This is the Employee Benefits category of the Broad REach Benefits blog. At Broad Reach Benefits, we focus on employers that have between 30 and 500 benefit eligible employees. We’re employee benefit specialists, not a big box brokerage firm or payroll company with a sales force peddling policies.
Some employers may want to be selective and treat employees differently for purposes of group health plan benefits. For example, employers may consider implementing the following plan designs:
-A health plan “carve-out” that insures only select groups of employees (for example, a management carve-out);
– Different levels of benefits for groups of employees; or
– Varied employer contribution rates based on employee group.
In general, employers may treat employees differently, as long as they are not violating federal rules that prohibit discrimination in favor of highly compensated employees. These rules currently apply to self-insured health plans and arrangements that allow employees to pay their premiums on a pre-tax basis. The nondiscrimination requirements for fully insured health plans have been delayed indefinitely.
Employers should also confirm that any health plan rules do not violate other federal laws that prohibit discrimination. In addition, employers with insured plans should confirm that carve-out designs comply with any minimum participation rules imposed by the carrier.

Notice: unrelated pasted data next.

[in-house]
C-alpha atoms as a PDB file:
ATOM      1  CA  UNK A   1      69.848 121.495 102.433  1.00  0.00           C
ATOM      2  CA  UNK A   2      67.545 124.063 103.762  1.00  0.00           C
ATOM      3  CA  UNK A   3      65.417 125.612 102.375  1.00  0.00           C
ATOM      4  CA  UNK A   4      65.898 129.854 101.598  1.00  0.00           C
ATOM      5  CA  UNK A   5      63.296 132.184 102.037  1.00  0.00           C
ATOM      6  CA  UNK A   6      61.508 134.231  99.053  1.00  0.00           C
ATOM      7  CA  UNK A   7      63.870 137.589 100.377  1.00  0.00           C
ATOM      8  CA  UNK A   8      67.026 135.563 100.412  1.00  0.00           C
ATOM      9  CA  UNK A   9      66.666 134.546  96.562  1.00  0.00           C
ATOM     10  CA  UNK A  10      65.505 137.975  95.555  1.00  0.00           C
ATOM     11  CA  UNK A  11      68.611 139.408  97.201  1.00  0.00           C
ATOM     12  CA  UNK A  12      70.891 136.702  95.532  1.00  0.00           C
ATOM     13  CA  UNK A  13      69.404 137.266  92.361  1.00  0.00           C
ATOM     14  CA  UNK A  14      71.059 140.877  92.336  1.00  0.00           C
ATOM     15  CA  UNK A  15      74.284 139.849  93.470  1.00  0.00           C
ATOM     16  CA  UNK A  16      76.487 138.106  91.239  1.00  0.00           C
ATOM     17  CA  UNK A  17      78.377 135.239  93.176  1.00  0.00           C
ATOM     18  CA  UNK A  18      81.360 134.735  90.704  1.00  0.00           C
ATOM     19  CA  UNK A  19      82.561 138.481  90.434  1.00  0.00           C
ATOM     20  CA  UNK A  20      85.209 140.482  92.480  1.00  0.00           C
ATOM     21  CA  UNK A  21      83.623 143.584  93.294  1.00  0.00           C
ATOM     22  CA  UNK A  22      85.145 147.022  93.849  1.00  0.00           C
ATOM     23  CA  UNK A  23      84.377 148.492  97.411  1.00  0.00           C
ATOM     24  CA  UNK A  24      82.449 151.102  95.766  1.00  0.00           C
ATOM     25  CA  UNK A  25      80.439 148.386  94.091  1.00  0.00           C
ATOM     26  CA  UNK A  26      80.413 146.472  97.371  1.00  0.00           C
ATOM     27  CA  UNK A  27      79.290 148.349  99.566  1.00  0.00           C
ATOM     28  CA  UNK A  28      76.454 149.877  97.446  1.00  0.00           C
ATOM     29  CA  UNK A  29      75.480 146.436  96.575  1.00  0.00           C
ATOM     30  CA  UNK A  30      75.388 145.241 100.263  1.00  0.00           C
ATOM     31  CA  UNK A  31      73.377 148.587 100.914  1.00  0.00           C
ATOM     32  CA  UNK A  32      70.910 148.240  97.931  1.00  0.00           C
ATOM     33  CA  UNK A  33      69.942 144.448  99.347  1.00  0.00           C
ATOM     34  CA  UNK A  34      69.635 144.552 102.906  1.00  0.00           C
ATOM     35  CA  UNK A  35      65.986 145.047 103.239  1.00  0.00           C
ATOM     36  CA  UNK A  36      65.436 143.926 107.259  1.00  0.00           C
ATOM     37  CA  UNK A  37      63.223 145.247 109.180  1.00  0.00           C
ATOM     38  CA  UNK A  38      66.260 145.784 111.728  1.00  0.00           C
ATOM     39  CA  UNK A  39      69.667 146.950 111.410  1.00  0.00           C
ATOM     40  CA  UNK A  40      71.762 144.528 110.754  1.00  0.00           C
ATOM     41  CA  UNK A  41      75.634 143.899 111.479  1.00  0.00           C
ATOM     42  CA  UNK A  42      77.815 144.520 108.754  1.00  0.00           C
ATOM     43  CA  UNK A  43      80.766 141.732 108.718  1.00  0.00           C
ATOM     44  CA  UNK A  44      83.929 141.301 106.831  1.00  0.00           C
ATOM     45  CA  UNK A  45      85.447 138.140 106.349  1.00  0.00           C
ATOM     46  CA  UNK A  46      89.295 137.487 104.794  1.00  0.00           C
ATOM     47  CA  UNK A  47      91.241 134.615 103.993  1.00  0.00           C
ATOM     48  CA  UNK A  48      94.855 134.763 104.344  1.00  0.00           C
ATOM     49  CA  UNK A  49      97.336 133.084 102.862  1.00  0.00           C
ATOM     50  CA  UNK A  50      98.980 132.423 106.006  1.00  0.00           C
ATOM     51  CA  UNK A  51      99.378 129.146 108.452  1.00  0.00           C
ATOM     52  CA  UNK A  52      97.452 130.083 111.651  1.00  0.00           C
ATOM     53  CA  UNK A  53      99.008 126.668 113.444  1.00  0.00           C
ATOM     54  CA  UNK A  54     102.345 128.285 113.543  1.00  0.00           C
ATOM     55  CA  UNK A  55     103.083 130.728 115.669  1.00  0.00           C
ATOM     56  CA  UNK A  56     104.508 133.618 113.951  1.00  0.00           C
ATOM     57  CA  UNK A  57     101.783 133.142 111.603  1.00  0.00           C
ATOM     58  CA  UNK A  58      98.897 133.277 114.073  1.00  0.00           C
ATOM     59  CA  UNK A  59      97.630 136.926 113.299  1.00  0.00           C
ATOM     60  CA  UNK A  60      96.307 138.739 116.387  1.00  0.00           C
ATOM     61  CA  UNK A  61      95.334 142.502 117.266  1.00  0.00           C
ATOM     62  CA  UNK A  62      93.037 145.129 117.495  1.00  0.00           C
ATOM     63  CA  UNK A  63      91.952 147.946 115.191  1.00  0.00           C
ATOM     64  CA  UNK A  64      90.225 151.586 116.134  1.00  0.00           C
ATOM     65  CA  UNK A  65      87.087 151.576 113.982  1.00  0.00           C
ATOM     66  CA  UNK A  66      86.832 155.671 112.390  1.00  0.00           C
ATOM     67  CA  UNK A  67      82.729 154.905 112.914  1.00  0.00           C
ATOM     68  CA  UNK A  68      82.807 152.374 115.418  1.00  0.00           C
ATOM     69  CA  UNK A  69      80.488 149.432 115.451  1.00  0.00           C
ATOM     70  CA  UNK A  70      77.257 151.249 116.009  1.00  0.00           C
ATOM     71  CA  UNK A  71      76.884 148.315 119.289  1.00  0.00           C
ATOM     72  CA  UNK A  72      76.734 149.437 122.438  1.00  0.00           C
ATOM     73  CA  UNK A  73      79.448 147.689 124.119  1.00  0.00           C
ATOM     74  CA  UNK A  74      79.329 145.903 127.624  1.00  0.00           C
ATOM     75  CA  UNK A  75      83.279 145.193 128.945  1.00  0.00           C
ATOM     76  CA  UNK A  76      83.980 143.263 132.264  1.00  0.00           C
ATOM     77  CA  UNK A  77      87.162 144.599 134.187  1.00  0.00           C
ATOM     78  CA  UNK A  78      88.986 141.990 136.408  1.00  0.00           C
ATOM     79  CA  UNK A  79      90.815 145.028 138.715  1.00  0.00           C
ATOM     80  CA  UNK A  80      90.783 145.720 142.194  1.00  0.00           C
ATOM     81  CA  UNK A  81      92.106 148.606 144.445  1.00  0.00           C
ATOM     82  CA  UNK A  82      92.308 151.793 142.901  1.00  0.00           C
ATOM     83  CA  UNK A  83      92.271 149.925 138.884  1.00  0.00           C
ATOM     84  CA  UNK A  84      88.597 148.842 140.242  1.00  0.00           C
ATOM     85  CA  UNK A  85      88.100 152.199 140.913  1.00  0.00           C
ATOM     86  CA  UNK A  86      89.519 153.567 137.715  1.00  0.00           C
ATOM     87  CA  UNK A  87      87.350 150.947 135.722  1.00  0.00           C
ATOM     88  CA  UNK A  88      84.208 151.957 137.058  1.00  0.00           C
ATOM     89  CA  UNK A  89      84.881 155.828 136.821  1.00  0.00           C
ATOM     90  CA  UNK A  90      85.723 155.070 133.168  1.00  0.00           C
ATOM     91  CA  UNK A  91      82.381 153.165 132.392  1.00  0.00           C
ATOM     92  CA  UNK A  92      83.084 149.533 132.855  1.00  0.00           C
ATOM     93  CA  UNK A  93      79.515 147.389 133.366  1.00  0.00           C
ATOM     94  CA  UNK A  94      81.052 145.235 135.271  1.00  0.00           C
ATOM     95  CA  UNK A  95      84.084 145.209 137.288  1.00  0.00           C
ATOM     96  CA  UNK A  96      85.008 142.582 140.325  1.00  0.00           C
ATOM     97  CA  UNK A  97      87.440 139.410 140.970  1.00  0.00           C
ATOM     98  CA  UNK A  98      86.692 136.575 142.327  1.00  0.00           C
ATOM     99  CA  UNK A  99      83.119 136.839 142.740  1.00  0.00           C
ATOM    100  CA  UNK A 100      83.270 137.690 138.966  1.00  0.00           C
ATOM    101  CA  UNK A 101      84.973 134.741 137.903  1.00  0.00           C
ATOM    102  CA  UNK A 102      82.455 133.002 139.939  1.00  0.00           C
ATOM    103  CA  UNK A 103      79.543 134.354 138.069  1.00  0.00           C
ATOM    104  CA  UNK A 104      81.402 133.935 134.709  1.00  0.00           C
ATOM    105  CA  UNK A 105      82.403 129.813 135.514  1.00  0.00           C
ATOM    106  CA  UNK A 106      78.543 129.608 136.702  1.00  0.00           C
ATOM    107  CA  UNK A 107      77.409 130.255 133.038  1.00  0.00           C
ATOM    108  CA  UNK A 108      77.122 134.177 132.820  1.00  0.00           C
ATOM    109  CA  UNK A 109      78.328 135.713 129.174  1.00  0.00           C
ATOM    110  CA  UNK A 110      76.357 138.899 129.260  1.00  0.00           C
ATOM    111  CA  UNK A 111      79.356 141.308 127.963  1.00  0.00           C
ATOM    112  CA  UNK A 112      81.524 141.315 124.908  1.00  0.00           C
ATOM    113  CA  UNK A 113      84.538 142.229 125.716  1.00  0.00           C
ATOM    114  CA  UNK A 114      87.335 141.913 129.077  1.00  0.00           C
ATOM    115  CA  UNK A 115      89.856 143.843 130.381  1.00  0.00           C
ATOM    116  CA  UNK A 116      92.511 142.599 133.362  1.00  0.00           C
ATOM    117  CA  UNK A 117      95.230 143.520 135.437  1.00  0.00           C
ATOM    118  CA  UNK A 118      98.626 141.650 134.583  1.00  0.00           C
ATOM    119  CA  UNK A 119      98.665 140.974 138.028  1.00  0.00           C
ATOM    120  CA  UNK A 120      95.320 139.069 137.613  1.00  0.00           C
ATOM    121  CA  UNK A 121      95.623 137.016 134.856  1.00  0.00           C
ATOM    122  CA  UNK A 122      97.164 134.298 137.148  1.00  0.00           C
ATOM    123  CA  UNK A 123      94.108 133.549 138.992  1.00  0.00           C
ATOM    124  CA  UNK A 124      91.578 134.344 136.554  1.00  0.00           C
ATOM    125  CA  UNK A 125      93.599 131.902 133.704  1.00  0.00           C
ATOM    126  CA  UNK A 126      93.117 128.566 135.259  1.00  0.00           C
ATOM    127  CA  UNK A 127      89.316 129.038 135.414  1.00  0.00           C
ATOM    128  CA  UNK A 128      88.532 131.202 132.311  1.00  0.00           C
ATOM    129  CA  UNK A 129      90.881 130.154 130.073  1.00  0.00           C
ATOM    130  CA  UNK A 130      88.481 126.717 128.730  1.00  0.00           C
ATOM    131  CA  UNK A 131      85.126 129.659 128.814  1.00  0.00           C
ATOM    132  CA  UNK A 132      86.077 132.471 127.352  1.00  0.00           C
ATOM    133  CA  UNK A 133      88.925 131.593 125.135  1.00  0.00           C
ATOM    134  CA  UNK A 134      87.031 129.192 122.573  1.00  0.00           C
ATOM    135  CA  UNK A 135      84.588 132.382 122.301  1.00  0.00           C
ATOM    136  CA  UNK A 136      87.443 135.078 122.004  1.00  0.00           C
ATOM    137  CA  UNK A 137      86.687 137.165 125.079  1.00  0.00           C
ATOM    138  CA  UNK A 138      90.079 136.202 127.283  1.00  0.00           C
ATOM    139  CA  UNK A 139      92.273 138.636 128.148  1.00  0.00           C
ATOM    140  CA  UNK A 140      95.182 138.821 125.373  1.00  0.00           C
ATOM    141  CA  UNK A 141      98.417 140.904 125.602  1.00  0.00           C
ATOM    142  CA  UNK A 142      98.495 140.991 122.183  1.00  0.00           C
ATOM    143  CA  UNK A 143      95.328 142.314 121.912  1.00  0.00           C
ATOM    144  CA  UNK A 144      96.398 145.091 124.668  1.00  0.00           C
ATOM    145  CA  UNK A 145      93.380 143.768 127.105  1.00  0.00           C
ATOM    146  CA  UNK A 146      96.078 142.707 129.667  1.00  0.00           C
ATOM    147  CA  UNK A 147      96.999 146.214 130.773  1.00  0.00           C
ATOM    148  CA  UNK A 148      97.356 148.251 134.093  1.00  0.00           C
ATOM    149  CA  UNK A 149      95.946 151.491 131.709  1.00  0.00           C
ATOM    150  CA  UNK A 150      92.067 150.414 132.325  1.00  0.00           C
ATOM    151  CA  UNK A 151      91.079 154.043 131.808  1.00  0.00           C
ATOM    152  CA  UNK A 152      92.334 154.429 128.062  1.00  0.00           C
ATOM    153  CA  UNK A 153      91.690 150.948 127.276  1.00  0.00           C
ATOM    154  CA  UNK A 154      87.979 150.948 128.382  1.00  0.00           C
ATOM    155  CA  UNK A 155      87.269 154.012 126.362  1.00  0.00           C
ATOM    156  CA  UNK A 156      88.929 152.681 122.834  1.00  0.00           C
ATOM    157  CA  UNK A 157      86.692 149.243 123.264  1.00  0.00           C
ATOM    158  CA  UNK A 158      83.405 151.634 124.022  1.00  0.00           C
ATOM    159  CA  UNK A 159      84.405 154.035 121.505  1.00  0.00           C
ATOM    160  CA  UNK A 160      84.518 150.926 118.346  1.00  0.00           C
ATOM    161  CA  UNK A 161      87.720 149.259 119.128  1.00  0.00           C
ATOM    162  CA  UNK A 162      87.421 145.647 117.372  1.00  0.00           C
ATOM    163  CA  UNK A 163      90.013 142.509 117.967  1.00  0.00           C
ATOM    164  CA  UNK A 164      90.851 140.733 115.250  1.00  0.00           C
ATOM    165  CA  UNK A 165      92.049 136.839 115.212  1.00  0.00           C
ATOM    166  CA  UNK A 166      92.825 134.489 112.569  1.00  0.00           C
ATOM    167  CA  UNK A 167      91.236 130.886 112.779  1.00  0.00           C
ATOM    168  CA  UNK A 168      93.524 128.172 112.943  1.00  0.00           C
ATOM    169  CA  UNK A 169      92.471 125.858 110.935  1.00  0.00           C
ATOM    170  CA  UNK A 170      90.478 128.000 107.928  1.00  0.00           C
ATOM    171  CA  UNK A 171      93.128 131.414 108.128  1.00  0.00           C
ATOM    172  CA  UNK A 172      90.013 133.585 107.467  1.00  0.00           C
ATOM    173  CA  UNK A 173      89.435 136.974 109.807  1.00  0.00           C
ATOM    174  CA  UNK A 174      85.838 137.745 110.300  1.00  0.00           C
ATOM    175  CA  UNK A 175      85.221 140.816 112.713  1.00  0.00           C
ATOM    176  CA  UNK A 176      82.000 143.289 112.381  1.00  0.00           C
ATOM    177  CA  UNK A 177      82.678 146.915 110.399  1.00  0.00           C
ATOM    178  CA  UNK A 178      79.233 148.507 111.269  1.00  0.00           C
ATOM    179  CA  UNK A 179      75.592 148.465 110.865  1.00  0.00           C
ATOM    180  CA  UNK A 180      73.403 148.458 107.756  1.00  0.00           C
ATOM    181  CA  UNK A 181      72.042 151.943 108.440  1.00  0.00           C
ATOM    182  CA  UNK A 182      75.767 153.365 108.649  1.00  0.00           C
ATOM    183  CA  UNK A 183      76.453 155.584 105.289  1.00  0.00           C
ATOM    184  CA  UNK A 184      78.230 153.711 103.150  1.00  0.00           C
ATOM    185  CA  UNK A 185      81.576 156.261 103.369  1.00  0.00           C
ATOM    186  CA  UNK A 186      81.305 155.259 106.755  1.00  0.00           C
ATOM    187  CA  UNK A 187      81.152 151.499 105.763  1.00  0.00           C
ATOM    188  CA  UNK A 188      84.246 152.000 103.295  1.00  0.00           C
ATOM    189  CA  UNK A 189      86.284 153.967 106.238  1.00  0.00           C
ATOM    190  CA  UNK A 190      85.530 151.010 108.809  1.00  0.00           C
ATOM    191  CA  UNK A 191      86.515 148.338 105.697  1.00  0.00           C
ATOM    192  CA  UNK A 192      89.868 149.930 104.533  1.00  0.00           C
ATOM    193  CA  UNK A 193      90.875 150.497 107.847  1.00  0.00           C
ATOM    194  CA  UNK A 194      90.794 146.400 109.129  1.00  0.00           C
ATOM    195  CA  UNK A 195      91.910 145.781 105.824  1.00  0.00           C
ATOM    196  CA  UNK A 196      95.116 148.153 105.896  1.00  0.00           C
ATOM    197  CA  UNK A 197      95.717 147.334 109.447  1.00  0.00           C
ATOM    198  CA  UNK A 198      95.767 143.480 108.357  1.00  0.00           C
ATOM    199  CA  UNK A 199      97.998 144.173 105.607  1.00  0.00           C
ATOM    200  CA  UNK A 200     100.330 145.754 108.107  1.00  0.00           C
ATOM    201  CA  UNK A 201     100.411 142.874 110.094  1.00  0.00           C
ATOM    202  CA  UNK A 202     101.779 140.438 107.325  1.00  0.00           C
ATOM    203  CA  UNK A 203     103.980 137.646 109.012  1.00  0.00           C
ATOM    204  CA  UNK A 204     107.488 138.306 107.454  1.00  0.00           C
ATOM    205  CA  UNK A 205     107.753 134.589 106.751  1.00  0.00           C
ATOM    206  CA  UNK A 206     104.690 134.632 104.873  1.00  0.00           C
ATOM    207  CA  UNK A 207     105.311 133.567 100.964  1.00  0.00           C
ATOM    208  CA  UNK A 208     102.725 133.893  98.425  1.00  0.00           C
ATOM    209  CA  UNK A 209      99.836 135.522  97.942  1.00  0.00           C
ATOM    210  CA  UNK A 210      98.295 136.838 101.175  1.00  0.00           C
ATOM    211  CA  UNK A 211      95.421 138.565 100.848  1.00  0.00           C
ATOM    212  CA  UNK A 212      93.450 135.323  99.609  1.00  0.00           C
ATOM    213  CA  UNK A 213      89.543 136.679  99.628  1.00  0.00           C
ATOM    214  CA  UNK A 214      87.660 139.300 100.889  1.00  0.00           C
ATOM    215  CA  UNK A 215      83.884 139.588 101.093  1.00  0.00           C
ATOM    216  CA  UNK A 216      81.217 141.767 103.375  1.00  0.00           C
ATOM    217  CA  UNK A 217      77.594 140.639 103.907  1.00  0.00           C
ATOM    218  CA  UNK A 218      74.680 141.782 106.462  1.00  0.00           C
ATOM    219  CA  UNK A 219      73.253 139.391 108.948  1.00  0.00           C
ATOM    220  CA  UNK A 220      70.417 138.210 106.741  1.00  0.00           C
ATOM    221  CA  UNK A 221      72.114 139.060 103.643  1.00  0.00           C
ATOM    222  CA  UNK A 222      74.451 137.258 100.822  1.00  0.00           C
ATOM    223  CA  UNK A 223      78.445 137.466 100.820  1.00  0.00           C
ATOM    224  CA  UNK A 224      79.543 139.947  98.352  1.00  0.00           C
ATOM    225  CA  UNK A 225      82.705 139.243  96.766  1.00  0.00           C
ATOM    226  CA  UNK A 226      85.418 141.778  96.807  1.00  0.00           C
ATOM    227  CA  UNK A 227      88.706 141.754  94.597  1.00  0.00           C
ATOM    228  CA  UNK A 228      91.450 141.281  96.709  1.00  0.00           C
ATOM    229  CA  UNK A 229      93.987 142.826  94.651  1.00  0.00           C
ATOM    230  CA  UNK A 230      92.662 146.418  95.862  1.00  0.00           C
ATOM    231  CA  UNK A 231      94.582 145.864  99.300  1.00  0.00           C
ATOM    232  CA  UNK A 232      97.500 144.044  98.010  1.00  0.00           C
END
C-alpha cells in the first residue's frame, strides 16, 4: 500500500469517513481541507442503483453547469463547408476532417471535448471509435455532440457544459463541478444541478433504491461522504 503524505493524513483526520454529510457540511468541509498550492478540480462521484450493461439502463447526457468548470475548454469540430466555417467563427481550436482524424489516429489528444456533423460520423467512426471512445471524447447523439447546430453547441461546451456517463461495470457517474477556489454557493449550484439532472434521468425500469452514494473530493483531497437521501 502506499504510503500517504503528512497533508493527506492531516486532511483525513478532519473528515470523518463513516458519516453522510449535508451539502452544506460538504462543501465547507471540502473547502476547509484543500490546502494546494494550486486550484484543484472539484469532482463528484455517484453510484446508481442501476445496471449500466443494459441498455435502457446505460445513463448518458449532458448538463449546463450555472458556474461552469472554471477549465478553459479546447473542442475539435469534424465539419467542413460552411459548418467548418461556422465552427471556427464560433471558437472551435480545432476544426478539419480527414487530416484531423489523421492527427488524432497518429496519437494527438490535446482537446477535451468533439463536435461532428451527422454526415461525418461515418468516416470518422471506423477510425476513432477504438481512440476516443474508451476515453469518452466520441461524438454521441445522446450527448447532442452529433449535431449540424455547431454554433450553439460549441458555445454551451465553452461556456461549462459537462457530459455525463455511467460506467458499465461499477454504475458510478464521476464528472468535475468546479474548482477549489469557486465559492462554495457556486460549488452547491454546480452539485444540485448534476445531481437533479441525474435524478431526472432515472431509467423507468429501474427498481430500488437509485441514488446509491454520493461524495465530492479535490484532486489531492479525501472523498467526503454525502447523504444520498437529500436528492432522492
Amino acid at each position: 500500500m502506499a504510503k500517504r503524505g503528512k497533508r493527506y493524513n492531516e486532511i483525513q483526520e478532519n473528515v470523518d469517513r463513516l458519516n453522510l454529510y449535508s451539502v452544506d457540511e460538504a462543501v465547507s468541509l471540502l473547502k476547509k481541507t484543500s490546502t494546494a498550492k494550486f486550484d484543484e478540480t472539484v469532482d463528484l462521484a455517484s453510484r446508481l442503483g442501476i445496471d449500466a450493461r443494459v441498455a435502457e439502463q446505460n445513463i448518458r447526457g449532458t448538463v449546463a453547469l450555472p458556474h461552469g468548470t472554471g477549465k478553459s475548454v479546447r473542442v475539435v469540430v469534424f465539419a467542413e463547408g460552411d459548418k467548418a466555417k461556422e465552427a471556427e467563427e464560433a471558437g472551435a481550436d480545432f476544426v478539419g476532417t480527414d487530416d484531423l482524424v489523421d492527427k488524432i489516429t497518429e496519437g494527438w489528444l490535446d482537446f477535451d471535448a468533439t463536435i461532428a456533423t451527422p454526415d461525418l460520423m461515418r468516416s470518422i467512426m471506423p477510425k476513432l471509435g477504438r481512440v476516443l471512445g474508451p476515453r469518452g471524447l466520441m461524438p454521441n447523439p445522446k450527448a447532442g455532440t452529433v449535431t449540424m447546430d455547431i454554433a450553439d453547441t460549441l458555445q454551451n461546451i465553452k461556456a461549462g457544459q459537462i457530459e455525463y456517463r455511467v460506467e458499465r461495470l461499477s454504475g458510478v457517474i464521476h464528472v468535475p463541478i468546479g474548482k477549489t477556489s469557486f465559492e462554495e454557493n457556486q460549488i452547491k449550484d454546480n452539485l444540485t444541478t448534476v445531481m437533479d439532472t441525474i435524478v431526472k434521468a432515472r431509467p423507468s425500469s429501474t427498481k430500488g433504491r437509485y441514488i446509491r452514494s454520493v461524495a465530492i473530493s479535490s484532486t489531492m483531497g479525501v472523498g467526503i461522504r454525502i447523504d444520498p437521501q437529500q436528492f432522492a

Health Plan Design—General Rules
In general, a health plan will not have problems passing any applicable nondiscrimination test when the employer treats all of its employees the same for purposes of health plan coverage (for example, all employees are eligible for the health plan, and the plan’s eligibility rules and benefits are the same for all employees). However, treating employees differently may make it more difficult for a health plan to pass the applicable nondiscrimination tests. Examples of plan designs that may cause problems with nondiscrimination testing include:
- Only certain groups of employees are eligible to participate in the health plan (for example, only salaried or management employees);
- The health plan has different employment requirements for plan eligibility (for example, waiting periods and entry dates) for different employee groups;
- Plan […]
IRS Provides Guidance on FSA Relief Authorized in the Consolidated Appropriations Act, Grants Other Cafeteria Plan Relief
We are just weeks shy of the one-year anniversary of the President’s declaration of the COVID-19 National Emergency, and the COVID-19 National and Public Health Emergencies are still in effect. As a result of the long-term impact of the pandemic, many employees faced forfeiting their unused health FSA and dependent care assistance program (DCAP) funds at the end of the 2020 plan year.
As a result, and as we previously reported, a second stimulus relief bill (the Consolidated Appropriated Act, 2021) was signed into law on December 27, 2020, which provided much-needed relief for health FSAs and DCAPs. On February 18, 2021, the IRS released Notice 2021-15, which provides additional guidance related to the relief in the stimulus bill as well as further relief for cafeteria plans and HRAs. The guidance and relief are summarized in more detail below.
IRS Guidance Related to the Second Stimulus Bill (CAA, 2021)
Health FSA and DCAP Carryovers – The stimulus bill authorized employers offering a DCAP or health FSA to allow participants to carry over all unused DCAP and health FSA contributions or benefits remaining at the end of the 2020 plan year to the 2021 plan year. Notice 2021-15 clarifies that: